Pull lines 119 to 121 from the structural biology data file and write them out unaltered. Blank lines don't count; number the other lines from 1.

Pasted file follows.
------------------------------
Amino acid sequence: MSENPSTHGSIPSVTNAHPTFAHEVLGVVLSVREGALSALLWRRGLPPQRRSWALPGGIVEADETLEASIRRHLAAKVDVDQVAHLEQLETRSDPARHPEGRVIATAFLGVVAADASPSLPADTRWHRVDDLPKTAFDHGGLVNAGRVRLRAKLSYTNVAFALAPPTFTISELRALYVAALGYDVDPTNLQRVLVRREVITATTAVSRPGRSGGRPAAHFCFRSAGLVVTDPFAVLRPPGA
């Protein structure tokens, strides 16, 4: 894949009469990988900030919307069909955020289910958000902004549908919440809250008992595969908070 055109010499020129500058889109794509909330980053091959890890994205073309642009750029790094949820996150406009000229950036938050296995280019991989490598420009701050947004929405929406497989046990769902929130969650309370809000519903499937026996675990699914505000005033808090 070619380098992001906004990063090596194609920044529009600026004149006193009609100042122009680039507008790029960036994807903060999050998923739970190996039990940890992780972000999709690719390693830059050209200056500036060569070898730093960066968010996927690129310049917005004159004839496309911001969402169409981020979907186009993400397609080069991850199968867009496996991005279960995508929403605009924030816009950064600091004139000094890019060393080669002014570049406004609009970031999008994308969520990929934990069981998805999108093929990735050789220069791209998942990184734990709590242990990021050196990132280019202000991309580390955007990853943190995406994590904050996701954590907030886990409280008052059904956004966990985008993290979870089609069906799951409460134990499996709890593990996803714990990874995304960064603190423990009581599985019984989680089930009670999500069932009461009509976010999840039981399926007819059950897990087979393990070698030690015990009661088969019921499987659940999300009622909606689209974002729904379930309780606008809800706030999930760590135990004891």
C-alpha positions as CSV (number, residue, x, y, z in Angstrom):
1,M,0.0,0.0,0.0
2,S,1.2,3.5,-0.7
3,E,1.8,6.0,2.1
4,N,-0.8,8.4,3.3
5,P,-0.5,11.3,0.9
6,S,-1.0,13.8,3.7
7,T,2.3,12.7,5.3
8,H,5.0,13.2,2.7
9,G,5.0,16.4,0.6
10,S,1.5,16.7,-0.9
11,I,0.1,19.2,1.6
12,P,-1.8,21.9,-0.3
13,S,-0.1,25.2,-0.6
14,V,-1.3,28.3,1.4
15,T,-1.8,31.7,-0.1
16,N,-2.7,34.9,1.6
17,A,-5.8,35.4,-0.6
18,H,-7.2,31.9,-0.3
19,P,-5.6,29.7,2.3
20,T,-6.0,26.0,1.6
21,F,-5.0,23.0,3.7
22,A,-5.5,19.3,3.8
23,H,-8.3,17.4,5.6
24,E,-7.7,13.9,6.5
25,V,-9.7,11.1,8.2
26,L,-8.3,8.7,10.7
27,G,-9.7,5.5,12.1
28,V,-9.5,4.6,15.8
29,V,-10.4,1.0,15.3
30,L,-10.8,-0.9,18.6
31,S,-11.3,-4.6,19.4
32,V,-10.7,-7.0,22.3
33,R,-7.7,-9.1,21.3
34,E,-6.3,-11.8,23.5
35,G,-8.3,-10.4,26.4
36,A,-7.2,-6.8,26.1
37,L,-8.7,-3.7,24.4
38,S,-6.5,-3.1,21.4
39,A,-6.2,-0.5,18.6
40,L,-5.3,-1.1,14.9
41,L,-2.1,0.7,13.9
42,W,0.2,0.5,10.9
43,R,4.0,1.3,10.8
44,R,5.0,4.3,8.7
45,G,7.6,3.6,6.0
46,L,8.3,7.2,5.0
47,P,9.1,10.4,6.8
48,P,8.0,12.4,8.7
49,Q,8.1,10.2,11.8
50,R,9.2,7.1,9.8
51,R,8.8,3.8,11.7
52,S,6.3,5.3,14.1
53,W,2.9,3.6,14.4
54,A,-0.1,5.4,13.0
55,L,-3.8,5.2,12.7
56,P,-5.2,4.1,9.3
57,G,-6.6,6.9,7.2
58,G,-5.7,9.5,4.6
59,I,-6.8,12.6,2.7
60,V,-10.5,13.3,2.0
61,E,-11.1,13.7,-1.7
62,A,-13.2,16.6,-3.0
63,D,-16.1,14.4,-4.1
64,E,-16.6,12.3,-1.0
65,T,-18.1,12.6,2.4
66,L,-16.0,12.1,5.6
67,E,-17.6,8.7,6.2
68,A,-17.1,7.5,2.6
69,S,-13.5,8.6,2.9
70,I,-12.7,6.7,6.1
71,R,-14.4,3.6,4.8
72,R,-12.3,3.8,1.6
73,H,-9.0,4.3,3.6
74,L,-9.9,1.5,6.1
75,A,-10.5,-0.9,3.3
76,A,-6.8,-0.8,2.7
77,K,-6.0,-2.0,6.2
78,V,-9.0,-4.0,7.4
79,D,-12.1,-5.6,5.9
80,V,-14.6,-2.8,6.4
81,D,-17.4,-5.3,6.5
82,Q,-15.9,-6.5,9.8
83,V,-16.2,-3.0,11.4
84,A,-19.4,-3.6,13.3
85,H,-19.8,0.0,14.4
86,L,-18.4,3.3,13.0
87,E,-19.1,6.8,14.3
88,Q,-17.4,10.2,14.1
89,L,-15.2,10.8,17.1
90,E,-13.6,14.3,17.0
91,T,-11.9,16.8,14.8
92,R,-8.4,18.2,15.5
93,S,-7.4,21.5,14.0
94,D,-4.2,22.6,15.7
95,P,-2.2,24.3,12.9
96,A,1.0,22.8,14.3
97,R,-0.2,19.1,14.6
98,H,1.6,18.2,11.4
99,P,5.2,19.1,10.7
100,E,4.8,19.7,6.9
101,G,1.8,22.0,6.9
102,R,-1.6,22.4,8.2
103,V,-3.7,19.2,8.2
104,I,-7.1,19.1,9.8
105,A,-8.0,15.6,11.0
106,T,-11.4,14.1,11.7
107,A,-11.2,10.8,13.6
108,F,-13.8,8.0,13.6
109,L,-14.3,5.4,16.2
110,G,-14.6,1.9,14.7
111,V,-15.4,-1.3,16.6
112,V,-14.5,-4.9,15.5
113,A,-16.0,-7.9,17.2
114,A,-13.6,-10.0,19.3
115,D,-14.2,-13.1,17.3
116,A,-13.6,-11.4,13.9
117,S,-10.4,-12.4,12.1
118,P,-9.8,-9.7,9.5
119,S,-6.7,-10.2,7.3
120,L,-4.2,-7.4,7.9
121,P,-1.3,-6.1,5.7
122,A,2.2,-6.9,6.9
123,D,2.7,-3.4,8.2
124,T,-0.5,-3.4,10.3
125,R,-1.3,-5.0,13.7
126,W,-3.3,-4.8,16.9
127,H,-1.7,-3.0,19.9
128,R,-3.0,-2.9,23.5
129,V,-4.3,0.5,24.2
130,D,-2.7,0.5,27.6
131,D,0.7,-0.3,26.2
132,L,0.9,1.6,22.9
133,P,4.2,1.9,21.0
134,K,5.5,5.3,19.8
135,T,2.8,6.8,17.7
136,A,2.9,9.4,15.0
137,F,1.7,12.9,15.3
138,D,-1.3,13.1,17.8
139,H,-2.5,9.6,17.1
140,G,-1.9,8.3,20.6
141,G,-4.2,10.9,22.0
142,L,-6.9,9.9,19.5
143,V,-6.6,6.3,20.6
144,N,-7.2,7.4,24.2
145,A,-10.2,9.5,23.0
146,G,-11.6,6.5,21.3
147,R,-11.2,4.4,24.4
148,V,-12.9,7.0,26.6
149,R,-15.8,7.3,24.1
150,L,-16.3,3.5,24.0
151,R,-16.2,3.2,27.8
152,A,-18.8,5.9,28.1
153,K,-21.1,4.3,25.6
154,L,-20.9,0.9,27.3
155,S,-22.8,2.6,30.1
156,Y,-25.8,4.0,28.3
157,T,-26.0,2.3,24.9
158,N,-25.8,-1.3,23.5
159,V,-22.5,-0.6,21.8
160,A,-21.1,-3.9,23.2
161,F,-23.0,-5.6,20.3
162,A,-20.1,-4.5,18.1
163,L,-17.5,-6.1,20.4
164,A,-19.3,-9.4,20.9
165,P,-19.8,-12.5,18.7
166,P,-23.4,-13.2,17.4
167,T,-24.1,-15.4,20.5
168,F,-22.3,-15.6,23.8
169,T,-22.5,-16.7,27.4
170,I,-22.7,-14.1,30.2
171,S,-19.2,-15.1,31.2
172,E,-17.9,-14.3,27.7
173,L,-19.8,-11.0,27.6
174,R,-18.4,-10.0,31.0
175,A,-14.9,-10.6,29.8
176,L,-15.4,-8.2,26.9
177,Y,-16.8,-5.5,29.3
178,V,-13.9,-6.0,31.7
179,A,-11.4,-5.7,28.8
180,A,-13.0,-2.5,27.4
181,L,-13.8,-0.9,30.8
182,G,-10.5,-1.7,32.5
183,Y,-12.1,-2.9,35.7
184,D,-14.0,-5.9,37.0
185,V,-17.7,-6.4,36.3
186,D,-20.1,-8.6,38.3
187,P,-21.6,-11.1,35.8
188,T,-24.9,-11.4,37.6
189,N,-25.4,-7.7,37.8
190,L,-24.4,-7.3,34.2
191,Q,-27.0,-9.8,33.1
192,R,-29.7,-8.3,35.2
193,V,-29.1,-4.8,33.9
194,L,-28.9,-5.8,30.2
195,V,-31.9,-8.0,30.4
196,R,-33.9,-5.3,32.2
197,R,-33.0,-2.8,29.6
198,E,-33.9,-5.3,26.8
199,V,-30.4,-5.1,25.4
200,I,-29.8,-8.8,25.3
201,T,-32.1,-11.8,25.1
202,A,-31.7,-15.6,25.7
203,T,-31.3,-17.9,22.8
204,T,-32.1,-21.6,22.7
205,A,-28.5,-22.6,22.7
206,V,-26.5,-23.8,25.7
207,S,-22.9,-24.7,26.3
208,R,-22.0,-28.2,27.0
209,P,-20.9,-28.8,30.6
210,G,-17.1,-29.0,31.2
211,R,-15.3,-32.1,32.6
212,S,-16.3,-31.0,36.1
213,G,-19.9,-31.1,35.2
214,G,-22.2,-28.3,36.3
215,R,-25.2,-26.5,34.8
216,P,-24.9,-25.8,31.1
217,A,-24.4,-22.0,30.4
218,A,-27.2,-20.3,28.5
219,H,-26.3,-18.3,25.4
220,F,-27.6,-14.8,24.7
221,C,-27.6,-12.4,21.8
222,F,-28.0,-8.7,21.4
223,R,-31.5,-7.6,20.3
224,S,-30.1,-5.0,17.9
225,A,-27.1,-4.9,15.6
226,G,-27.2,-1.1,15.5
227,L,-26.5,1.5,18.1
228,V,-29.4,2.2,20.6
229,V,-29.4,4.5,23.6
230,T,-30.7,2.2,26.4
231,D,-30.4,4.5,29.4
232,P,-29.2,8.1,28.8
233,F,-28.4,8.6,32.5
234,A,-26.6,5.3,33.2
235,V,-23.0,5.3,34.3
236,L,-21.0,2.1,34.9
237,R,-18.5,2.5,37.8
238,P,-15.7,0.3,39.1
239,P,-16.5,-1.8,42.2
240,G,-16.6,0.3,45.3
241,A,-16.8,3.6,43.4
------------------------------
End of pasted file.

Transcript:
116,A,-13.6,-11.4,13.9
117,S,-10.4,-12.4,12.1
118,P,-9.8,-9.7,9.5